In Part I we have concentrated on materials which in the aggregate, at least, have relatively simple properties and focussed on the impact of the latest phase of deformation. These concepts are of considerable utility in understanding the nature of evolution of structure in rocks, but we have to take into consideration the nature of the complex mineralogical composites whose properties depend strongly on physical conditions.
We have abundant evidence of past deformation in rocks on many length scales. The structures that are seen both in the fine scale microfabric and on much larger scales in field exposures frequently reflect the influence of multiple phases of deformation and spatially varying strain.
Different classes of rocks have a wide range of chemical and mineralogical compositions, which have experienced physical and chemical environments that themselves may have shaped the actual fabric. Rock masses contain materials with a large variation in strength, determined by local mineralogy, which respond in very different ways to the same stress field, leading to differences in local strain. Further, the specific temperature and pressure conditions due, e.g., to depth of burial will affect the way in which the rock units behave.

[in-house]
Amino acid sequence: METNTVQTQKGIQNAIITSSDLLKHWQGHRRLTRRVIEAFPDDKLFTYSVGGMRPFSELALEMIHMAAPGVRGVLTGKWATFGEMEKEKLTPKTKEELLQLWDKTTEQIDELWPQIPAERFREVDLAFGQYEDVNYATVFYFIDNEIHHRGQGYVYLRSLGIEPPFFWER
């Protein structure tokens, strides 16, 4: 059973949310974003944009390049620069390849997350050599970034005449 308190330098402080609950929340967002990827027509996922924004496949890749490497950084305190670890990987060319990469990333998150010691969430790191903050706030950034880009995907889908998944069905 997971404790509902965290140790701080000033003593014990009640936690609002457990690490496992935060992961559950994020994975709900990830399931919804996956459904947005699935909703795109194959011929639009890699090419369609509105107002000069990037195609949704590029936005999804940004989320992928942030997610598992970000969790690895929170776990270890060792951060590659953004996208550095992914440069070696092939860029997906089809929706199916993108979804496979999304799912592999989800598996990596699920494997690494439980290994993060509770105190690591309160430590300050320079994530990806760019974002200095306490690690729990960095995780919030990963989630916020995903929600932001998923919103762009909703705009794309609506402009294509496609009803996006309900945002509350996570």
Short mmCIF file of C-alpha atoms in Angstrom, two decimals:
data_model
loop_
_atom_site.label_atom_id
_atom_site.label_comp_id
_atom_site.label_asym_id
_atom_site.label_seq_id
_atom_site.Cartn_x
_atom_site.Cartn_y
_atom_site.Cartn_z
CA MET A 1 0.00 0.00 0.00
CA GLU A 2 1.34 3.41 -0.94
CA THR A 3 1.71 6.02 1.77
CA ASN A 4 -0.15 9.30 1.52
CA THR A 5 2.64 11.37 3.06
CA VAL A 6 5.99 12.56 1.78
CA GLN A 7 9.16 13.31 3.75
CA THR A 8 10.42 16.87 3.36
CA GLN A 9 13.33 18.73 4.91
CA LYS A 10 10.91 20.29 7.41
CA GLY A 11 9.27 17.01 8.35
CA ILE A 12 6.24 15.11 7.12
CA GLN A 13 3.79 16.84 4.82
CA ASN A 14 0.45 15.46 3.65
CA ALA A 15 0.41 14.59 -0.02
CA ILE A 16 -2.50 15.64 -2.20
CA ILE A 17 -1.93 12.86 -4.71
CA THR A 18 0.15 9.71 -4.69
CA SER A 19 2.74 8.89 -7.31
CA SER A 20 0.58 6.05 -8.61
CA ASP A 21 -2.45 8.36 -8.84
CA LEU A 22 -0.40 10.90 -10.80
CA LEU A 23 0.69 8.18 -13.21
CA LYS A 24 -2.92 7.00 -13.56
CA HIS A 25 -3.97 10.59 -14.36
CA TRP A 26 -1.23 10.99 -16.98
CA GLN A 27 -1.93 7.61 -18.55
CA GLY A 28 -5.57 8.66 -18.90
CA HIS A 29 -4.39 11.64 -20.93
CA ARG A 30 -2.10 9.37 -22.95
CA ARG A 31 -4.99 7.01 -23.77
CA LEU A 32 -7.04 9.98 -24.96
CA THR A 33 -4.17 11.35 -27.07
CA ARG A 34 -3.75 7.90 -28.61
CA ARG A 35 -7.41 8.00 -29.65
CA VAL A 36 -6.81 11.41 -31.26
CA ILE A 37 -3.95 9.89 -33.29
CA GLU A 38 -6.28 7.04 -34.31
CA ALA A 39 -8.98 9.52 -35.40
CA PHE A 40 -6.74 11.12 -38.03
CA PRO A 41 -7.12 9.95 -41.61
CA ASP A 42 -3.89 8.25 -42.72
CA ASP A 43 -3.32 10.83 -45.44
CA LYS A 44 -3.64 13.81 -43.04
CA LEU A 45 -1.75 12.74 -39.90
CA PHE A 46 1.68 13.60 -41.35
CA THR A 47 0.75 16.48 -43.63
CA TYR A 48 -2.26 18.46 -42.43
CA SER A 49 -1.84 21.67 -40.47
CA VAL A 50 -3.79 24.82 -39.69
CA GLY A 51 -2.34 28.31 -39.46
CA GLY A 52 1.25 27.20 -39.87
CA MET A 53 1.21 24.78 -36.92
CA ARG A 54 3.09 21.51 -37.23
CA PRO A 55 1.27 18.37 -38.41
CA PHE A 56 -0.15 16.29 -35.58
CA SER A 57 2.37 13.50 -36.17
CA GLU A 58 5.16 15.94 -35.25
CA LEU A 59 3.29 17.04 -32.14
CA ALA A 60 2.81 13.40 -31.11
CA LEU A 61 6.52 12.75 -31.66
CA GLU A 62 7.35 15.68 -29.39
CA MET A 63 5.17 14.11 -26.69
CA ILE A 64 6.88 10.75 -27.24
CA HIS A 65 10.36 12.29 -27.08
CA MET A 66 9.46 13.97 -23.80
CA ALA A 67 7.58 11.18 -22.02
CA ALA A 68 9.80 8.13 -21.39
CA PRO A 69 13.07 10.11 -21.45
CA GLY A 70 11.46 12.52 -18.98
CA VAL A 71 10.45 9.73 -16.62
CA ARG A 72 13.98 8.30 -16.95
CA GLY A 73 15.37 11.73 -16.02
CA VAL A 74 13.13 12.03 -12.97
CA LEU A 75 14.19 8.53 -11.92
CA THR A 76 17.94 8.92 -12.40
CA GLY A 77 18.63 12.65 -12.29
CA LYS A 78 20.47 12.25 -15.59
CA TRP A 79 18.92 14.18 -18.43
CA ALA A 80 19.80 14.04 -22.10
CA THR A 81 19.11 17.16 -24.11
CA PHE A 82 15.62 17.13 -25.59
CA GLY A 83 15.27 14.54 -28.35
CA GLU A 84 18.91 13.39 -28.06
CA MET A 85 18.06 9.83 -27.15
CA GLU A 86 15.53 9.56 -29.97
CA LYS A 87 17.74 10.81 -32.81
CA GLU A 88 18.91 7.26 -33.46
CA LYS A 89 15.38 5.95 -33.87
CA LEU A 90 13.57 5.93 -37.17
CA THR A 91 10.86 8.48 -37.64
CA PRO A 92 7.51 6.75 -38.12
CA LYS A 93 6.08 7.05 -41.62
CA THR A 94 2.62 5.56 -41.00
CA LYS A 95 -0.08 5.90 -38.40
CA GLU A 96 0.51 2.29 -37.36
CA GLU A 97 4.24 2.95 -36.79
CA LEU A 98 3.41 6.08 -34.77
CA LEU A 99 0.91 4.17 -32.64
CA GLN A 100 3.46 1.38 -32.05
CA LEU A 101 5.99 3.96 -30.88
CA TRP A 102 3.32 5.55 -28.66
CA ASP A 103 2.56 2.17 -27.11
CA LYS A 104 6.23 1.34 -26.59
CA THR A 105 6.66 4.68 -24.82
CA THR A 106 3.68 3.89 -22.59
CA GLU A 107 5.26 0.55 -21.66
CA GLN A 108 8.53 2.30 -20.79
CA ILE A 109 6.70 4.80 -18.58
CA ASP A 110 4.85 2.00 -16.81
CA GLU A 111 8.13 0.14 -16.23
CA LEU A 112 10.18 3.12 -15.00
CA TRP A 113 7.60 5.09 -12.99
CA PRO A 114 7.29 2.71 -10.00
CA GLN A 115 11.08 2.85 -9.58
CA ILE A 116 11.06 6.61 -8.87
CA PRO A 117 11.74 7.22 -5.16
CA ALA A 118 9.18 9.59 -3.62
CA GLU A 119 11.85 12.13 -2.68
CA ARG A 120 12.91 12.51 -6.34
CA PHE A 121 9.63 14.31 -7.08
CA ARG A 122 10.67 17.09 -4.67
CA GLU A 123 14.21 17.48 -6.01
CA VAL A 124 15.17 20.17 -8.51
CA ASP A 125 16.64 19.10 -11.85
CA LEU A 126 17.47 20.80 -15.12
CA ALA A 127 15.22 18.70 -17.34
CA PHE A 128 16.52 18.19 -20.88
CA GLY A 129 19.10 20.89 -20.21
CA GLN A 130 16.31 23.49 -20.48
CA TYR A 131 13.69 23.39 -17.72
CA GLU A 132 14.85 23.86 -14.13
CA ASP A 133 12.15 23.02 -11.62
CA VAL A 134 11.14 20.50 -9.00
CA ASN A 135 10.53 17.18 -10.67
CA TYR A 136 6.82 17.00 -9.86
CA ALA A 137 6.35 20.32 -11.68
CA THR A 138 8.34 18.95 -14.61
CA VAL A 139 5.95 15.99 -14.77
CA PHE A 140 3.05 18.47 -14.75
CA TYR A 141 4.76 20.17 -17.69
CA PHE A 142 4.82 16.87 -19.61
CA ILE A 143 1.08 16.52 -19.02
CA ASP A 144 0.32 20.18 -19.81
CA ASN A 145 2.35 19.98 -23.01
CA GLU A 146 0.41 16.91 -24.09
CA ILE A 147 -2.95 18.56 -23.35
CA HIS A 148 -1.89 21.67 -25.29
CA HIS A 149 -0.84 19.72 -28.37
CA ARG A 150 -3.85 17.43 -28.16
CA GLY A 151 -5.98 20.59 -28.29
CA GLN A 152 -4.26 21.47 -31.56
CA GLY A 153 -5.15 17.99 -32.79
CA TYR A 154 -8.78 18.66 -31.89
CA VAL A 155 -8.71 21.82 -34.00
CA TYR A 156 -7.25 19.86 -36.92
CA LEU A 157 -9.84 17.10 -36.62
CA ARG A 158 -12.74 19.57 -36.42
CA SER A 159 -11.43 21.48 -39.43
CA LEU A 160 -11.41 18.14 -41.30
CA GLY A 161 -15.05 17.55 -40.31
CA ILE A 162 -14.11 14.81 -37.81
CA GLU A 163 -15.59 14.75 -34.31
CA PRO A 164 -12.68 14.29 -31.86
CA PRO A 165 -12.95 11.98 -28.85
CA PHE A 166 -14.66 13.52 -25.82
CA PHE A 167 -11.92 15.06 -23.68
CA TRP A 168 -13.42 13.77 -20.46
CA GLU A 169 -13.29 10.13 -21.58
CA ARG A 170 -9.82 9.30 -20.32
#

The action of the stress system will lead to a pattern of deformation that will vary from point to point as parts of the body move relative to each other, in part because of the differences in mechanical properties of the different parts of the rock mass.